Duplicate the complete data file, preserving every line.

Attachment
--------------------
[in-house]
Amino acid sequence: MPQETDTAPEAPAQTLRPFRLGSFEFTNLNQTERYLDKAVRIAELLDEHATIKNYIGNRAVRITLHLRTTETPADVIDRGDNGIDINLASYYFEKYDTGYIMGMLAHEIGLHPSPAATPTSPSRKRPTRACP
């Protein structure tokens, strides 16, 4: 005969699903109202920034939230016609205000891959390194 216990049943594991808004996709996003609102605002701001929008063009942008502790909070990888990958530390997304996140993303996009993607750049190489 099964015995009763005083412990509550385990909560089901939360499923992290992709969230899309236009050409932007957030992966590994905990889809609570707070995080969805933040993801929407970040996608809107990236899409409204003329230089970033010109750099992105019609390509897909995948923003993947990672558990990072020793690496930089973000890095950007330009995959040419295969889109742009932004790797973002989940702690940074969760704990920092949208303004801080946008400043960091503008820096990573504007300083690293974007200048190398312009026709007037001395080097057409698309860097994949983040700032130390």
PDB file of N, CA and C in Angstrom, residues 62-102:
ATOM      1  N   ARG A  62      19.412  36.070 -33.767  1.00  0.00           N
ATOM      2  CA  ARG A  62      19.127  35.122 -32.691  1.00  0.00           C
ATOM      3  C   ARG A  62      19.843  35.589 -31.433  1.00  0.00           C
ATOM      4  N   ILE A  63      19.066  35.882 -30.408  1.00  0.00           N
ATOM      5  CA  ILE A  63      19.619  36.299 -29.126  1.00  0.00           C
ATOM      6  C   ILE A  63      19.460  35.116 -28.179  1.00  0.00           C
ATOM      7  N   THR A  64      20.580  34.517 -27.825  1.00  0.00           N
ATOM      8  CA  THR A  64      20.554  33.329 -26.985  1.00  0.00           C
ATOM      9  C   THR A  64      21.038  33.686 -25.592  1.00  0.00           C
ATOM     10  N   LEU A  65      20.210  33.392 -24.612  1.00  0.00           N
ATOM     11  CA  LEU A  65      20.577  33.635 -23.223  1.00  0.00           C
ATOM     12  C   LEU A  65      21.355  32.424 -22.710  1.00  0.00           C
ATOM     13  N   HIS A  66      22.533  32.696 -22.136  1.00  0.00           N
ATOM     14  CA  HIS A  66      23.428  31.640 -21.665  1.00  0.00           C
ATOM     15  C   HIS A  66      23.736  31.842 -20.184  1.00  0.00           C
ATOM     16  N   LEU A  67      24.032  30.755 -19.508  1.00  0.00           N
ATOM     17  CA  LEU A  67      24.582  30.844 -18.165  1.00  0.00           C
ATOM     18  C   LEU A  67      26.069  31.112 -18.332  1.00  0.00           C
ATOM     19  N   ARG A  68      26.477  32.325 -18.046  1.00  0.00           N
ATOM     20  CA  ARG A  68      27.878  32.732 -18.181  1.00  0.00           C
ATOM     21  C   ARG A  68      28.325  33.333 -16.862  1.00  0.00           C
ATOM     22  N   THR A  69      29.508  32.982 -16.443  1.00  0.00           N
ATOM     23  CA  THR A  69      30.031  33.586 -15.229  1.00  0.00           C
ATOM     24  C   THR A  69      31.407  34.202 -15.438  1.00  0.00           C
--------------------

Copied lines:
[in-house]
Amino acid sequence: MPQETDTAPEAPAQTLRPFRLGSFEFTNLNQTERYLDKAVRIAELLDEHATIKNYIGNRAVRITLHLRTTETPADVIDRGDNGIDINLASYYFEKYDTGYIMGMLAHEIGLHPSPAATPTSPSRKRPTRACP
């Protein structure tokens, strides 16, 4: 005969699903109202920034939230016609205000891959390194 216990049943594991808004996709996003609102605002701001929008063009942008502790909070990888990958530390997304996140993303996009993607750049190489 099964015995009763005083412990509550385990909560089901939360499923992290992709969230899309236009050409932007957030992966590994905990889809609570707070995080969805933040993801929407970040996608809107990236899409409204003329230089970033010109750099992105019609390509897909995948923003993947990672558990990072020793690496930089973000890095950007330009995959040419295969889109742009932004790797973002989940702690940074969760704990920092949208303004801080946008400043960091503008820096990573504007300083690293974007200048190398312009026709007037001395080097057409698309860097994949983040700032130390």
PDB file of N, CA and C in Angstrom, residues 62-102:
ATOM      1  N   ARG A  62      19.412  36.070 -33.767  1.00  0.00           N
ATOM      2  CA  ARG A  62      19.127  35.122 -32.691  1.00  0.00           C
ATOM      3  C   ARG A  62      19.843  35.589 -31.433  1.00  0.00           C
ATOM      4  N   ILE A  63      19.066  35.882 -30.408  1.00  0.00           N
ATOM      5  CA  ILE A  63      19.619  36.299 -29.126  1.00  0.00           C
ATOM      6  C   ILE A  63      19.460  35.116 -28.179  1.00  0.00           C
ATOM      7  N   THR A  64      20.580  34.517 -27.825  1.00  0.00           N
ATOM      8  CA  THR A  64      20.554  33.329 -26.985  1.00  0.00           C
ATOM      9  C   THR A  64      21.038  33.686 -25.592  1.00  0.00           C
ATOM     10  N   LEU A  65      20.210  33.392 -24.612  1.00  0.00           N
ATOM     11  CA  LEU A  65      20.577  33.635 -23.223  1.00  0.00           C
ATOM     12  C   LEU A  65      21.355  32.424 -22.710  1.00  0.00           C
ATOM     13  N   HIS A  66      22.533  32.696 -22.136  1.00  0.00           N
ATOM     14  CA  HIS A  66      23.428  31.640 -21.665  1.00  0.00           C
ATOM     15  C   HIS A  66      23.736  31.842 -20.184  1.00  0.00           C
ATOM     16  N   LEU A  67      24.032  30.755 -19.508  1.00  0.00           N
ATOM     17  CA  LEU A  67      24.582  30.844 -18.165  1.00  0.00           C
ATOM     18  C   LEU A  67      26.069  31.112 -18.332  1.00  0.00           C
ATOM     19  N   ARG A  68      26.477  32.325 -18.046  1.00  0.00           N
ATOM     20  CA  ARG A  68      27.878  32.732 -18.181  1.00  0.00           C
ATOM     21  C   ARG A  68      28.325  33.333 -16.862  1.00  0.00           C
ATOM     22  N   THR A  69      29.508  32.982 -16.443  1.00  0.00           N
ATOM     23  CA  THR A  69      30.031  33.586 -15.229  1.00  0.00           C
ATOM     24  C   THR A  69      31.407  34.202 -15.438  1.00  0.00           C